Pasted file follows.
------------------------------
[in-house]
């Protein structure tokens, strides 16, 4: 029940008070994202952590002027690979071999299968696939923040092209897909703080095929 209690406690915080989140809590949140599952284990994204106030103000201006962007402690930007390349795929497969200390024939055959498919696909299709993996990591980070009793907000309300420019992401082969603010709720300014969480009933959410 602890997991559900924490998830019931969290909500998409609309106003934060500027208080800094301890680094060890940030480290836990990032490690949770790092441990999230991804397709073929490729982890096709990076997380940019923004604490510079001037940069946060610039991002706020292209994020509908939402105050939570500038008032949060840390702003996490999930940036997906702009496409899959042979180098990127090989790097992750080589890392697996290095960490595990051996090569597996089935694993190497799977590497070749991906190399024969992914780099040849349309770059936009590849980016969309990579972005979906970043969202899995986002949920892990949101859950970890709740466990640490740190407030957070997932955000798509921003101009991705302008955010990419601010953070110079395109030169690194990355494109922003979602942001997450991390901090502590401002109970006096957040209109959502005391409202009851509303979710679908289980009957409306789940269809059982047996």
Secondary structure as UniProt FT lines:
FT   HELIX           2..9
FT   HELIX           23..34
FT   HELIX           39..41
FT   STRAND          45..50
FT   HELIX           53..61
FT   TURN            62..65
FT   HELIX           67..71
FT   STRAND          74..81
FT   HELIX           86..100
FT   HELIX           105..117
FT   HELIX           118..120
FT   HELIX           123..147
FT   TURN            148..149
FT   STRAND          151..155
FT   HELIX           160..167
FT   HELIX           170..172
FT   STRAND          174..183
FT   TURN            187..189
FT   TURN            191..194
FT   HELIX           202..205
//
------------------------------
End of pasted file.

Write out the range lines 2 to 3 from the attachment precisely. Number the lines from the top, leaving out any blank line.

């Protein structure tokens, strides 16, 4: 029940008070994202952590002027690979071999299968696939923040092209897909703080095929 209690406690915080989140809590949140599952284990994204106030103000201006962007402690930007390349795929497969200390024939055959498919696909299709993996990591980070009793907000309300420019992401082969603010709720300014969480009933959410 602890997991559900924490998830019931969290909500998409609309106003934060500027208080800094301890680094060890940030480290836990990032490690949770790092441990999230991804397709073929490729982890096709990076997380940019923004604490510079001037940069946060610039991002706020292209994020509908939402105050939570500038008032949060840390702003996490999930940036997906702009496409899959042979180098990127090989790097992750080589890392697996290095960490595990051996090569597996089935694993190497799977590497070749991906190399024969992914780099040849349309770059936009590849980016969309990579972005979906970043969202899995986002949920892990949101859950970890709740466990640490740190407030957070997932955000798509921003101009991705302008955010990419601010953070110079395109030169690194990355494109922003979602942001997450991390901090502590401002109970006096957040209109959502005391409202009851509303979710679908289980009957409306789940269809059982047996």
Secondary structure as UniProt FT lines: